Thursday, September 29, 2011

Making Molds for Resin

Last weekend a group of us spent the day with Beth Shea at Echo Artworks.  We learned to make molds from modeling compound, then use them to pour resin. 

Beth started the demo by showing us molds she had created the week before.  LOOK at all the frozen charlottes!!!!   I LOVE THEM!!!!!

We were asked to bring items with us to make molds from.  My little collection included chess pieces, the case from an old pocket watch and pen nibs.

First, we worked the mold compound using equal parts of the putty until it was blended.  You knew it was blended when it was a smooth purple color.

We then pressed our items into the mixed mold compound.  Being sure not to press too hard - that would create a very thin mold or holes in the mold. There isn’t much time, once the mold compound is mixed it starts getting hard within minutes.  When working with mold compound be sure you are prepared to  use it immediately.  It is not forgiving, you cannot reconstitute it. 
Once the new mold has set for about 20-30 minutes you can remove the item from it.  The mold takes about 48 hours to cure. 
We were very impatient so we poured a 2-part resin into our new molds immediately.  Beth warned us that new resin poured would have bubbles since the molds didn’t have time to cure. 
After we played with the flat molds Beth showed us how to make a three dimensional mold.  Using a frozen charlotte, wrap the mold compound around the figure leaving a small hole open at the feet.  Make made a small notch in the compound to mark where the seam should be to remove the frozen charlotte. In this case it is in the back of the charlotte. 

Once the mold has had time to harden cut open the mold carefully with a knife. Slowly cut the seam a little at a time until cutting through to the frozen charlotte.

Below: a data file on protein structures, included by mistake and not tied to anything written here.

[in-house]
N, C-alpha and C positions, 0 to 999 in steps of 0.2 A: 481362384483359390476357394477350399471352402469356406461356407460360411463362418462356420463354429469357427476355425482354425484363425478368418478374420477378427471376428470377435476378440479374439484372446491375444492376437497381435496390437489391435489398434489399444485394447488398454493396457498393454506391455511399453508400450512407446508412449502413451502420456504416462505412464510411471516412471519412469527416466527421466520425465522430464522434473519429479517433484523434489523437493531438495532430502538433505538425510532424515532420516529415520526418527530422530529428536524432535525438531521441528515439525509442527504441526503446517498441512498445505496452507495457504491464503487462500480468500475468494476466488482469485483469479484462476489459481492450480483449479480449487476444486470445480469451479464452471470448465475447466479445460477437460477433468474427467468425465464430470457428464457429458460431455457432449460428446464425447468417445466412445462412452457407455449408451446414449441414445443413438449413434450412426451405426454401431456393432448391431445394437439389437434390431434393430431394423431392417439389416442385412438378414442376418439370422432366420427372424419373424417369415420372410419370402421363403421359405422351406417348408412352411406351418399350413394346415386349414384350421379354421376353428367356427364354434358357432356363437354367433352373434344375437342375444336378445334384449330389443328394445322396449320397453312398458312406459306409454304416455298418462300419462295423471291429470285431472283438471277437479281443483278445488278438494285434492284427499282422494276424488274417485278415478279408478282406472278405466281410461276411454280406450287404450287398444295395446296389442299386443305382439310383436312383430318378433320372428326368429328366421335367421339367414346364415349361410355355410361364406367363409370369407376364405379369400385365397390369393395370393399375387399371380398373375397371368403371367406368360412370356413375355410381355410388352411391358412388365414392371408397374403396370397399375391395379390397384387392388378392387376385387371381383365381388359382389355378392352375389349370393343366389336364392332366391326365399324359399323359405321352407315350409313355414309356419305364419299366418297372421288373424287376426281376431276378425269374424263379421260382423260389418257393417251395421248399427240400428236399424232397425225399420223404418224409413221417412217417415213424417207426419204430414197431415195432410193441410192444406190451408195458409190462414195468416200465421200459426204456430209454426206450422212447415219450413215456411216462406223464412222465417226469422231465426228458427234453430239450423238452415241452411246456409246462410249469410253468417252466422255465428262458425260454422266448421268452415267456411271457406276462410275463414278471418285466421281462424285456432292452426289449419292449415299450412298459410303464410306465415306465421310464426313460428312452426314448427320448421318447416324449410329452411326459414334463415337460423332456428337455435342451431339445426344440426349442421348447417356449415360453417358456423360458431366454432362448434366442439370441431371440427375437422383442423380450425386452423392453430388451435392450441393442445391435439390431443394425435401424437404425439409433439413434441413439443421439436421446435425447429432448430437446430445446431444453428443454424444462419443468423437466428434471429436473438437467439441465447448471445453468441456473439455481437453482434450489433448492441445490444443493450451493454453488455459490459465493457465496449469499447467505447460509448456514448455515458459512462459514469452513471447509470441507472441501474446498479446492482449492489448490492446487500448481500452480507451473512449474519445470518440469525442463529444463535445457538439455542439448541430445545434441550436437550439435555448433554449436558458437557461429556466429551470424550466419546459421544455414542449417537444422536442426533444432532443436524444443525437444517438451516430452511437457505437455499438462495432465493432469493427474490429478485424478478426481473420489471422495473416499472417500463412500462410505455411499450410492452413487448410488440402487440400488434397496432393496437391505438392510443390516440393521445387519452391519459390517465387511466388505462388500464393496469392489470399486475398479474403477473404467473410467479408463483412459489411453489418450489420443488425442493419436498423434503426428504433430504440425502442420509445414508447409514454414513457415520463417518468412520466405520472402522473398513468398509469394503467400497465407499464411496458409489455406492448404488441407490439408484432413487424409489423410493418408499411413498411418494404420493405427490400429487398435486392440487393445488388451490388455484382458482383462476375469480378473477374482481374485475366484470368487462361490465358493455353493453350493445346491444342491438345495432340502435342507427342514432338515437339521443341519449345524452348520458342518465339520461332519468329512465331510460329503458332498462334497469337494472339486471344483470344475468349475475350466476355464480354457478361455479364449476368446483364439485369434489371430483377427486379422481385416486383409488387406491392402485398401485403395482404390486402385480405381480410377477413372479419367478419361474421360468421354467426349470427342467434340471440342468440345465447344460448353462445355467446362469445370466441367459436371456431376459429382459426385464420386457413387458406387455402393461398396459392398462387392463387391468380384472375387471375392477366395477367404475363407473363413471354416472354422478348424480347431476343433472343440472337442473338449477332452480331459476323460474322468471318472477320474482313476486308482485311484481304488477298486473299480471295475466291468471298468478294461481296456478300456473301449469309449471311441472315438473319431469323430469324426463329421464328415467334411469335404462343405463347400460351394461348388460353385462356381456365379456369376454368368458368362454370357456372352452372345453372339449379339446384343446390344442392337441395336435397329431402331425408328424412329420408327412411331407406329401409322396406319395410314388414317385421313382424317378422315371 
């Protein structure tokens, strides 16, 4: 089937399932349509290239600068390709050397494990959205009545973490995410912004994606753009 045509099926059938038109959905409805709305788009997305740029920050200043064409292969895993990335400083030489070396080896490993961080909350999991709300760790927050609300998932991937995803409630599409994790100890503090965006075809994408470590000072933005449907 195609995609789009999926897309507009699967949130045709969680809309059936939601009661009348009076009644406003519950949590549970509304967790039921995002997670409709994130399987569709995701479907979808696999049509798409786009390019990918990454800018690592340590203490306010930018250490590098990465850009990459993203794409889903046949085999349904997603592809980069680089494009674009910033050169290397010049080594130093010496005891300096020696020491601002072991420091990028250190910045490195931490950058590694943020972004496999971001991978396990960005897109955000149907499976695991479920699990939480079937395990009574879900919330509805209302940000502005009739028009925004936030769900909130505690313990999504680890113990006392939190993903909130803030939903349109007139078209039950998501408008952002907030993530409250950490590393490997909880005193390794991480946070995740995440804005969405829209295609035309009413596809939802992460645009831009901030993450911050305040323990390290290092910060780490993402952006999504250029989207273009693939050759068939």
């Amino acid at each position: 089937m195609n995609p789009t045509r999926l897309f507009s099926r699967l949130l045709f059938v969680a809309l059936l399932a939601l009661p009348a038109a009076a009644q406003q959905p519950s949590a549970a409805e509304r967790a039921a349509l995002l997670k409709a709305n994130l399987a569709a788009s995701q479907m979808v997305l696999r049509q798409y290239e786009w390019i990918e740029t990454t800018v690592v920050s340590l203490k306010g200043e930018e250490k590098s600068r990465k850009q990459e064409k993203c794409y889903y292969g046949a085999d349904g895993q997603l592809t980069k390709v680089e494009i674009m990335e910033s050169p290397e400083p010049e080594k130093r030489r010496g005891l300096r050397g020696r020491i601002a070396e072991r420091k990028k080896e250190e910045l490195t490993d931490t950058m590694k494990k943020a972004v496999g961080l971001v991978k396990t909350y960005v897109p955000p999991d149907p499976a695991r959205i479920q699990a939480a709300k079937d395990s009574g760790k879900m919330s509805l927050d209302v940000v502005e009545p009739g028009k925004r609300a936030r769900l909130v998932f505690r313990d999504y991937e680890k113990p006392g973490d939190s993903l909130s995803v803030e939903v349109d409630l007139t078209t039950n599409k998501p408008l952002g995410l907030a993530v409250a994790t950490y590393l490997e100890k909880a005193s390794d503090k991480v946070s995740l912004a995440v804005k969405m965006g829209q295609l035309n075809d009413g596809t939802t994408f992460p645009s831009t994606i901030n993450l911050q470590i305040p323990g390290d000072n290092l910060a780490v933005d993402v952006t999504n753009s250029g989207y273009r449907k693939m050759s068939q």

Remove the frozen charlotte.

To use the mold wrap it tightly with painters tape to keep the seam closed.  Pour resin in the small hole and let it set for 24 hours. 
Left over resin painted on old dictionary pages makes wonderful background paper for other art projects! 

Or to adhere paper to Dominos...

To finish off the day Beth showed us a second type of resin that is colored.  



Melony Bradley said...

Wow- how interesting. I wished I lived nearby that art store- i would love to learn more about making moulds. great post

Beth said...

Thanks Lyneen! I had a great time too! I have to get a picture of all the finished goodies to you...there was quite a pile once they had cured.

Thanks again for the play day!

echo artworks

Shirley said...

Hi Lyneen!

I love your blog. I'm basically a card maker but I can envision using molds to make embellishments on my cards. What a great post.

I also wanted to let you know that you won a Riley stamp from my blog candy. :0) If you just let me know where to send it.

Take care and have a great weekend!

Alicia@ eco friendly homemaking said...

Oh I agree this is so interesting and the molds turned out so nice.